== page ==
router and raised panels ?s


1.Should a fixed base or plunge router be used for raised panels? 2. I bought a cheap Chinese 3 1/4hp plunge router and the bits do not spin perfectly true, you can see a slight wobble in the Allen bolt holding the bearing on. It is not supposed to be like this right? I assume it should spin true. 3. How many hp is required for a 2 3/4" raised panel bit and approx. what speed. Thanks
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Never hand-hold a router for raised panel work; use only a router table.
There should be NO noticeable wobble.
Speed around 14-16k
Dave
habbi wrote:

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Actually, shoot for 12-14K. You'll still get a smooth cut at those speeds. Make at least two passes if you expect tearout.
Dave
David wrote:

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You're kidding, right? Router table only.

You're kidding, right? It it doesn't spin perfectly true, it is not good for much of anything.

My router is 2hp. I have done exactly one raised panel because it took me about 8 passes with a new bit. I set the speed as low it it would go. Maybe it would have worked better a bit faster?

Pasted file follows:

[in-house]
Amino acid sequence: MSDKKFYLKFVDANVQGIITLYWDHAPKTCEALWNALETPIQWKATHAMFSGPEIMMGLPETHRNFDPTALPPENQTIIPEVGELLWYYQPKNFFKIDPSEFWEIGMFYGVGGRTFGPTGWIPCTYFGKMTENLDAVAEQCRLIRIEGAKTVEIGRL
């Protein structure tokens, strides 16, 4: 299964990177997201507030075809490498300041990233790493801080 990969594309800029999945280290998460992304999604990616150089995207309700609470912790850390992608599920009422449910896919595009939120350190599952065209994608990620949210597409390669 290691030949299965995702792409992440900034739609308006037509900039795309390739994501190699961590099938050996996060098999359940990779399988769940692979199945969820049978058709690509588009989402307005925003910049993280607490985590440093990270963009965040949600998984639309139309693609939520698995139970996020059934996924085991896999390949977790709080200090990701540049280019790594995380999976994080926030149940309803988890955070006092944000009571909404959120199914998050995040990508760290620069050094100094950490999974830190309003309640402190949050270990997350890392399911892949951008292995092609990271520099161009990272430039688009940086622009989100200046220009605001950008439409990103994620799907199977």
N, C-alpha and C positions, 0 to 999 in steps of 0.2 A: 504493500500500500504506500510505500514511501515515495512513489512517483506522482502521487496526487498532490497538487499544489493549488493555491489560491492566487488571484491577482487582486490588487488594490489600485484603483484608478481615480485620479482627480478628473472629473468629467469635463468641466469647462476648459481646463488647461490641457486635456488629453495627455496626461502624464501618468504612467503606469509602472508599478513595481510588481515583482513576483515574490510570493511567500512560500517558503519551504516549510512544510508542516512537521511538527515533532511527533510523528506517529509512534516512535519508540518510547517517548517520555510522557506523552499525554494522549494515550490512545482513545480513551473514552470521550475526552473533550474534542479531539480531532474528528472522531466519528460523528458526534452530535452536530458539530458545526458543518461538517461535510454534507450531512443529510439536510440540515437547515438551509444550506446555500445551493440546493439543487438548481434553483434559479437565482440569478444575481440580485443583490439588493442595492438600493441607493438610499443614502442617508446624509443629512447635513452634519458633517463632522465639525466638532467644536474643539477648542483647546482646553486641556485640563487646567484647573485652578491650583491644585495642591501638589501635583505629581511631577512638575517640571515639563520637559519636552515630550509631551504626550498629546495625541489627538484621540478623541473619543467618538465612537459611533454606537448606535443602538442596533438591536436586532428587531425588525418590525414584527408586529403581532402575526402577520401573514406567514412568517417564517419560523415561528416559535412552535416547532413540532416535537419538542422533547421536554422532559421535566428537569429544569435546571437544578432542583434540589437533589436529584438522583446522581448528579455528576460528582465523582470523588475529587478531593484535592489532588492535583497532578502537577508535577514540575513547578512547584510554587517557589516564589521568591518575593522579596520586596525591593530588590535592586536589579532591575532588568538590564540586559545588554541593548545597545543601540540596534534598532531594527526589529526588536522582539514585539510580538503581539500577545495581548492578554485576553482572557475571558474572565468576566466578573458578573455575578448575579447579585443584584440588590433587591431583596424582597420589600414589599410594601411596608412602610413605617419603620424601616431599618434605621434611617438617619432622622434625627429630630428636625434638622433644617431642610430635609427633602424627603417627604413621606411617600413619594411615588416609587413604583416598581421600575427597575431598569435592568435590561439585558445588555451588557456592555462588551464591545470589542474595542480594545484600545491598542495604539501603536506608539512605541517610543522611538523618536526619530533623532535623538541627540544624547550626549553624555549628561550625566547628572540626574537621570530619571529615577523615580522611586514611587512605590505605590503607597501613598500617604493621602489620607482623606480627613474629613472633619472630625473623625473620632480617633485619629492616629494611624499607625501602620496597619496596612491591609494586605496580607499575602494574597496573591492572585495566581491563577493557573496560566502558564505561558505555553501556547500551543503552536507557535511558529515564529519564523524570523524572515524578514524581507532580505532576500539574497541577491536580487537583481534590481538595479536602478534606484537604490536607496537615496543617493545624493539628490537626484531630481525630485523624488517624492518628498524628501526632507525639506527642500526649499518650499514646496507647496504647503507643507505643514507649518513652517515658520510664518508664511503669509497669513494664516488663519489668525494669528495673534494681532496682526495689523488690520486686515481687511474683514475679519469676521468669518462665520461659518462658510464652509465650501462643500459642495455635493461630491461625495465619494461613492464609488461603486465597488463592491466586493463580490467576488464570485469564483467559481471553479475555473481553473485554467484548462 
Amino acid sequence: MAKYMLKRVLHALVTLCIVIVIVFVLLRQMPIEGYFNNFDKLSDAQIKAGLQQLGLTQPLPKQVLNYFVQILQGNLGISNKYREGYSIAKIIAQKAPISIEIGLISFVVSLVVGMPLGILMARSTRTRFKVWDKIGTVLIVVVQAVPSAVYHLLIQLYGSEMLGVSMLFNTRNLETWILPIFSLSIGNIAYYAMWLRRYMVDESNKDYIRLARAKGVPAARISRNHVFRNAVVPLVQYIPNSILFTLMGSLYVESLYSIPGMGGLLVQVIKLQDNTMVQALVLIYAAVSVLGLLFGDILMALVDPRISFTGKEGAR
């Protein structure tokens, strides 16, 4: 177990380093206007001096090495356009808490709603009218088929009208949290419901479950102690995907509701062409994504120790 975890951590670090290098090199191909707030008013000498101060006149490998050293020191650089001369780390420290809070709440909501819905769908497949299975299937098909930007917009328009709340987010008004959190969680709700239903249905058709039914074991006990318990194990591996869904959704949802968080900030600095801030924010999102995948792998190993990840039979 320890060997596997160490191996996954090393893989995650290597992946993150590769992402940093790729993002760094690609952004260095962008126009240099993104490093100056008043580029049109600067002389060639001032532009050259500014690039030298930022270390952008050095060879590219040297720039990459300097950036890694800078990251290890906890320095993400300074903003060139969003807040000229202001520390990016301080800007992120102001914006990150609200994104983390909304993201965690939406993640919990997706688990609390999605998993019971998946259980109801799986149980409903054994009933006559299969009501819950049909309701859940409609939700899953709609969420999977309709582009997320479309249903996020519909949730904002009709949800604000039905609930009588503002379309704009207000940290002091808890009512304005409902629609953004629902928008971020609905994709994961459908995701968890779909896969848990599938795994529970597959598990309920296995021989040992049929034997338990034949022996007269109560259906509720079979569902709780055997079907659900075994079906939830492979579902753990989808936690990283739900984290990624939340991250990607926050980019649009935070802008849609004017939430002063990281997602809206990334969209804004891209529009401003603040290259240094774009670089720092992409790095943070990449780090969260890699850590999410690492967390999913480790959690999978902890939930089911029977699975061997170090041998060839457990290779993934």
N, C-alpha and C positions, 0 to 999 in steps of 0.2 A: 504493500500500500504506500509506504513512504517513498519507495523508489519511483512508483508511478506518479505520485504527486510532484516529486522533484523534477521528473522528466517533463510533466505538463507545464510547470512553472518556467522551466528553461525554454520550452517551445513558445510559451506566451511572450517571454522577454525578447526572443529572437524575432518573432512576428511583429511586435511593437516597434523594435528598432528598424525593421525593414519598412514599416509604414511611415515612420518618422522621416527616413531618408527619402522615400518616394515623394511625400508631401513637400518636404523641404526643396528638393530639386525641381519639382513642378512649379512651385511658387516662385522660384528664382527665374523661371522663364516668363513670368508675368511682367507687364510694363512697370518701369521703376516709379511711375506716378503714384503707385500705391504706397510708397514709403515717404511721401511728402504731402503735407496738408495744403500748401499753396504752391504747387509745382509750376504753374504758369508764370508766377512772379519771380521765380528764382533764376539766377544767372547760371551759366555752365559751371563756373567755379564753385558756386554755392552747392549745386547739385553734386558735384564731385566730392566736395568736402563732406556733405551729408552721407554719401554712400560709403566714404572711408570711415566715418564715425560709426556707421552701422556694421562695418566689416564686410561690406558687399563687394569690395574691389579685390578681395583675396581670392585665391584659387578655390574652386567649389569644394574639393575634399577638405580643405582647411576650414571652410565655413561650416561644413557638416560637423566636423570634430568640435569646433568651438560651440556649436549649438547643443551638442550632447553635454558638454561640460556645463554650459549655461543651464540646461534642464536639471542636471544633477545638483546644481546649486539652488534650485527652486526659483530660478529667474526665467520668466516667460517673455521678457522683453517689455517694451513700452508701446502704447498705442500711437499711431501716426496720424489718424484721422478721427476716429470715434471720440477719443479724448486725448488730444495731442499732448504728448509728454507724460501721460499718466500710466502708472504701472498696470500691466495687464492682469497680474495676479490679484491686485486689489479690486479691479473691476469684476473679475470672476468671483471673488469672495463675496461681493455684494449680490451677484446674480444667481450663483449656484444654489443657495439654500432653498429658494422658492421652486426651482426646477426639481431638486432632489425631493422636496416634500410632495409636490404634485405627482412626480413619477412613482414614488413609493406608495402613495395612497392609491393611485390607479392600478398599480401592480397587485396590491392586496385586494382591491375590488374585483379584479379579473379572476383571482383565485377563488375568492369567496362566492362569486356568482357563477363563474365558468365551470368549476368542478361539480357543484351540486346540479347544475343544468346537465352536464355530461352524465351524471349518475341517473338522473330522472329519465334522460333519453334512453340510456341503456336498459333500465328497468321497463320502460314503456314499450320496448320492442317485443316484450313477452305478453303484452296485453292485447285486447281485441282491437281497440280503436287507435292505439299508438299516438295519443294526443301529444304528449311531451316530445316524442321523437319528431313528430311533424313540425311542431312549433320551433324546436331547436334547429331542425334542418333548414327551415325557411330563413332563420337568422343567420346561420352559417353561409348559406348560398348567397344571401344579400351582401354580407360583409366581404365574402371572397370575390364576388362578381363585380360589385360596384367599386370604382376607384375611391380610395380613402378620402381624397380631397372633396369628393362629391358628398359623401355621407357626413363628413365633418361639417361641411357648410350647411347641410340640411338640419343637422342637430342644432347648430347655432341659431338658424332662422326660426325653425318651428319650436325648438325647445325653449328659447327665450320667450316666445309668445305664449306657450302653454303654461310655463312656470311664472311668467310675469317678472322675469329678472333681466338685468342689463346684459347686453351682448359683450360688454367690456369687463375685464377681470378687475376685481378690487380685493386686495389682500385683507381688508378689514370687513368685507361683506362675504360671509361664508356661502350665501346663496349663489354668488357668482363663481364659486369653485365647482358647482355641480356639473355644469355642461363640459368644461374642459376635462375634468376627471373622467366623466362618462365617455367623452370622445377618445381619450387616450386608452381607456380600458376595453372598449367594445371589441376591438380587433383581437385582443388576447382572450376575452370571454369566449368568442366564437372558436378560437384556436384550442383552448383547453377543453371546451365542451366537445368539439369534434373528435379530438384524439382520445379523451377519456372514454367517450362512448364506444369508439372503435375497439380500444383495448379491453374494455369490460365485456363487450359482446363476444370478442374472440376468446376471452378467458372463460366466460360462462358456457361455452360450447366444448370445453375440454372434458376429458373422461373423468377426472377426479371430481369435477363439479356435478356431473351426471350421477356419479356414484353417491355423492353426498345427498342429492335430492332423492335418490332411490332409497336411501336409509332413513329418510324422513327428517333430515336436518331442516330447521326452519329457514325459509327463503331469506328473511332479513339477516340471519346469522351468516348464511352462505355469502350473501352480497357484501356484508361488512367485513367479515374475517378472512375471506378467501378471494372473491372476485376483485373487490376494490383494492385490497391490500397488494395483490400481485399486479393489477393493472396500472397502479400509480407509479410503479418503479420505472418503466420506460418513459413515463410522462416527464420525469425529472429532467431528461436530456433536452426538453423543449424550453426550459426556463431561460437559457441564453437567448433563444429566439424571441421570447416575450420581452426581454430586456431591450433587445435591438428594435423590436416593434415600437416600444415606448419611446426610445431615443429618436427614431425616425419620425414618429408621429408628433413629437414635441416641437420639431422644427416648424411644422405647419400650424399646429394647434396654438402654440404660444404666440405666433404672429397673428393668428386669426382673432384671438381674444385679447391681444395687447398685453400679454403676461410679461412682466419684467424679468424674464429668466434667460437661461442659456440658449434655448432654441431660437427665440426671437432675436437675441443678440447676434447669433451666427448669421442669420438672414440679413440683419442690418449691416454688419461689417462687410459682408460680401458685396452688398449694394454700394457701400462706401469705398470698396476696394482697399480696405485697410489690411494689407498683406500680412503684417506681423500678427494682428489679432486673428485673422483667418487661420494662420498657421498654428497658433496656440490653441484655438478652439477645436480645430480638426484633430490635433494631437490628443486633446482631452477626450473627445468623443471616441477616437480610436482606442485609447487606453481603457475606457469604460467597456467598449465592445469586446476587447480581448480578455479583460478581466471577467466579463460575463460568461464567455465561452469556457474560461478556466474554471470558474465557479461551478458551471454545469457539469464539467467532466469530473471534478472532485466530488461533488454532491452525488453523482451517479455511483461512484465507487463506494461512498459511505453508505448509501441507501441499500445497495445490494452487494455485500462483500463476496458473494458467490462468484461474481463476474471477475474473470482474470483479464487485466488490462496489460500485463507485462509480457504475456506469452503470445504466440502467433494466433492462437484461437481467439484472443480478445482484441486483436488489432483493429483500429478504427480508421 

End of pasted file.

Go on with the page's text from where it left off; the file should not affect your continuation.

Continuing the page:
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I'll try not to ask a newbie question of you, toller! I shudder to ask potentially foolish questions for fear of being called a fool. We new guys *need* your experience without the, "You're kidding, right?" kind of commentary. No offense intended - we just need help without the jab to the ego. Later, Chiz

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wrote:

Well, your second question actually *was* just a wee bit foolish, if you don't mind my saying so, and although I usually don't agree with much of what he says, I gotta tell ya, toller's answer is right on the money: if it doesn't spin true, it's not good for much of anything. Take it back to the retailer and demand a refund. Then buy something decent. Life's too short to buy crappy tools.